Shadows and PTSD: An overview of The Dark Archer & Interview with Author Robert Cano
Updated: Apr 22
It’s been sometime since I read a fantasy novel. I was lucky to meet the author at UTSA where we both exchanged books. I gave him my novella, The Hound of Endtown, while he offered up The Dark Archer. I don’t usually read fantasy because so many are too focused on world building and are terribly unimaginative. Most try to mimic lord of the rings or game of thrones, but The Dark Archer and the tale of Bene the wraith is something unique. Instead part of this reminded me of a little more obscure fantasy titles, like The Legacy of Kain and Soul Reaver series. Cano does what I wish more indie fantasy writers would do, and that’s put the characters up front. Sure there’s world building and there’s the typical expository drops, but they don’t last long and Cano doesn’t spend line upon line giving you backstory. His characters are the focus and I found myself loving each of the four big party members. While Bene is our lead, I definitely became a big fan of Feorin the satyr.
The criticism you’ll see about the prose is true. You’ll either love it or hate it. It reminded me of The Plague Dogs by Richard Adams and can be cumbersome at times. But Cano is creating his own high speech in this world so it adds that immersion. People are oddly kind and respectful in his world. I’d have liked to see more antagonism from the antagonists. There are no real villains, and that is a compliment. Everyone has their agenda with plausible motivations. There are no big sorcerers giving big expository drops and monologues about their cunning plots and ancient schemes. There are antogonists, but none compare to the obstacles afflicting the inner self of our central characters. This is a story about PTSD, and Cano uses his characters and setting to give a unique perspective about the aftermath of war in a genre that generally glorifies violence.
Cano did what most fantasy hasn’t been able to do for me and that’s care about its characters. You want to see them reach their points and help Bene, and you know he’ll need it soon because there is this palpable tension in the air. Like something bigger is coming. It’s the peace before the calm, when bigger powers are barely starting to stir. I’m looking forward to the next two books to see where these characters go, and yes maybe get a little more world building...but thankfully not too much.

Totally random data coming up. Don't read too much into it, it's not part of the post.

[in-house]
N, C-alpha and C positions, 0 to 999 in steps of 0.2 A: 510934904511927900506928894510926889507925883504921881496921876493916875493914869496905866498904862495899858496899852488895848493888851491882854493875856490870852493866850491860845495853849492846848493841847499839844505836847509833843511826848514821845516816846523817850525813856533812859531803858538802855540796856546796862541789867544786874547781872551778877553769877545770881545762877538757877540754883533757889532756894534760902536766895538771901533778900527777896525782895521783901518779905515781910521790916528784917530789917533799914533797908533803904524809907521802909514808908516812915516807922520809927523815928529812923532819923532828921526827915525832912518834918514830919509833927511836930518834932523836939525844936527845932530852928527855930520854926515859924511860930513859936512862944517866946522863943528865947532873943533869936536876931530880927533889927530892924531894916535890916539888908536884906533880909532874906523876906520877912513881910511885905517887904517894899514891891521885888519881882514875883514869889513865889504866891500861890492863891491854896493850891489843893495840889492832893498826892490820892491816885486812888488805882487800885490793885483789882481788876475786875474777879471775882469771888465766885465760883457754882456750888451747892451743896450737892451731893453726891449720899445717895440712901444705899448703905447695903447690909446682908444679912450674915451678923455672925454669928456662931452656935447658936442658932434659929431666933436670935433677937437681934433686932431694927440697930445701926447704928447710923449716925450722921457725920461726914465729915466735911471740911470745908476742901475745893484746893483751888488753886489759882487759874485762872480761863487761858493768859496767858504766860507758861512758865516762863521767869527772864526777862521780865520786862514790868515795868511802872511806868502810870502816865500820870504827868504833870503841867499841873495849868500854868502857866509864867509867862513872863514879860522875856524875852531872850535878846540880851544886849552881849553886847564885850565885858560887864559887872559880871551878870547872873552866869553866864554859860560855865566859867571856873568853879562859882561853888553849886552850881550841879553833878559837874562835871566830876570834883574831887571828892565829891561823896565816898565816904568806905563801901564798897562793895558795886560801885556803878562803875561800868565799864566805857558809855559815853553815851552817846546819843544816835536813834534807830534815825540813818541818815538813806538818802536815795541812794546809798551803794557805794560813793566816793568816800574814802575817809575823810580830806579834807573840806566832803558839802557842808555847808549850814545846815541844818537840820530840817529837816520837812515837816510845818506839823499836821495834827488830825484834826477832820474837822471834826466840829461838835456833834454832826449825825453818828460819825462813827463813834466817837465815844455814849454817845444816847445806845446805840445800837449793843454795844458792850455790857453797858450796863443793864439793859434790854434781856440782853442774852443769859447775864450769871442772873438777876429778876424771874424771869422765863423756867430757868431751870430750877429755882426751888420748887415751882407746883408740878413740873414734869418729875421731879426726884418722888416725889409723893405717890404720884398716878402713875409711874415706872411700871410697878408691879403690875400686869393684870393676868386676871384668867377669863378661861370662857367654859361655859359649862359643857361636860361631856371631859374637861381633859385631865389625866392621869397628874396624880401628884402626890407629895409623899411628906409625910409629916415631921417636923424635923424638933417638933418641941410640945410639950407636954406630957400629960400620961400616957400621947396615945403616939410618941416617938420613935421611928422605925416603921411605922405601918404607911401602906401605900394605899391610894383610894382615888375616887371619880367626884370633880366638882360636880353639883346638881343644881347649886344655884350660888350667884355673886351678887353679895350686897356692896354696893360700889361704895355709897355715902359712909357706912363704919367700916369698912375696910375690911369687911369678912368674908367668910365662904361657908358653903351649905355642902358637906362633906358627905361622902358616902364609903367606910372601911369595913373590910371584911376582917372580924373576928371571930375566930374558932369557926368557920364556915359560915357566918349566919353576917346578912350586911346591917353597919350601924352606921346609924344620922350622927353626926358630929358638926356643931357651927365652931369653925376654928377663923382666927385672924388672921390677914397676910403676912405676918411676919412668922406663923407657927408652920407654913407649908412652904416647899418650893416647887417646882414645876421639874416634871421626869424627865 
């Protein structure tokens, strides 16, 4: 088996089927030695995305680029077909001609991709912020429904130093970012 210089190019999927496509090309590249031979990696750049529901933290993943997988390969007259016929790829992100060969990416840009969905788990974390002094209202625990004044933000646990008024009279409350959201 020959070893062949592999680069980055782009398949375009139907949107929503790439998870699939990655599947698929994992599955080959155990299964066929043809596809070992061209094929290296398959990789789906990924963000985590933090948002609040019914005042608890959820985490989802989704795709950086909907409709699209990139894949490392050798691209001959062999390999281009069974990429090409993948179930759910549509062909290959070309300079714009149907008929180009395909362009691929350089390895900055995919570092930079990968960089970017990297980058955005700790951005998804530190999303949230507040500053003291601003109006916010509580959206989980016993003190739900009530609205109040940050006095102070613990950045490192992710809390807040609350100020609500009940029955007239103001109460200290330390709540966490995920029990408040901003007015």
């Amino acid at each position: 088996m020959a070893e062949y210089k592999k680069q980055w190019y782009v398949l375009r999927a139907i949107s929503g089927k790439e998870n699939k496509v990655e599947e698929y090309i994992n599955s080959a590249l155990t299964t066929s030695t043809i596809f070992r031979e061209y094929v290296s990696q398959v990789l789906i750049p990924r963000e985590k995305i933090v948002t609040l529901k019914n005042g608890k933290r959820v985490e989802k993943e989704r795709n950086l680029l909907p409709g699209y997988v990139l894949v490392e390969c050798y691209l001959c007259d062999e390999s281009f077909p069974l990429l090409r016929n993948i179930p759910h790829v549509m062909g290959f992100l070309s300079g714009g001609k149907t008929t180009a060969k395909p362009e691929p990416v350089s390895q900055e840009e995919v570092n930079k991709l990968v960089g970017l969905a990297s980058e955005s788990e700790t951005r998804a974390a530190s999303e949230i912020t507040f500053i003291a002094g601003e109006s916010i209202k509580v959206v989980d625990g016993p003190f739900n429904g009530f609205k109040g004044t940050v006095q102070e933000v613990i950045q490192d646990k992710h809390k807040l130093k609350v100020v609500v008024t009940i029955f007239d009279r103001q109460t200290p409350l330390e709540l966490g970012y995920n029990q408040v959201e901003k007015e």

Bene’s story could take place in any genre setting. Why dark fantasy? What about the sword and sorcery part contributes to Bene’s journey?
You’re right, it could take place in any setting. However, I thought it would be fun to tell a tale about a character inherently seen as evil. What I typically do is I’ll take an idea and I’ll turn it on its head. In creating Bene and making him a wraith I was able to explore a story through a setting that was fantastical at its core. Fae lore and fantasy have long been fascinating to me, and so working with elements such as those was simply fun. As for the sword and sorcery, I felt like it contributed in many ways. In all writing there is the protagonist and antagonist. But with a sword in hand and magic at your call, these fundamentals are able to be explored in other ways. Magic adds elements that we might call metaphysical in our world, but are no less felt. And as for swords specifically, who doesn’t love swords?
Are there tropes, themes, or archetypes in today’s fantasy that you don’t like?
You know, I grew up on writers like Tolkien and Le Guin, when it comes to fantasy. I loved the stark contrast between good and evil in Tolkien’s work. I was also fascinated by his intense worldbuilding abilities. However, his use of characters was very monochromatic. Le Guin did something different in her work, using a variety of character-types. In her world, we saw people of various skin tones. We saw a ‘world’ of a vast archipelago of islands. And the writing itself didn’t feel as two-dimensional. When looking at today’s fantasy, however, I see authors trying to add length to a story without any need for it. I won’t name names. Length for the sake of length renders the plot irrelevant, in my humble opinion. Length that makes sense and actually matters? I can get behind that. As for tropes and archetypes, I’m tired of overt D&D characters moving from the game to the page. I don’t mind pulling a story you DM’d and putting it to the page, but I do mind if the characters are your typical bard or paladin or cleric. -10 originality. Also, the plotlines aren’t varied nearly enough. I’ve read books, even fantastic books, where not much happens. I’ve also read books where too much happens. But the overall storylines vary so little that the bulk of fantasy is incredibly predictable.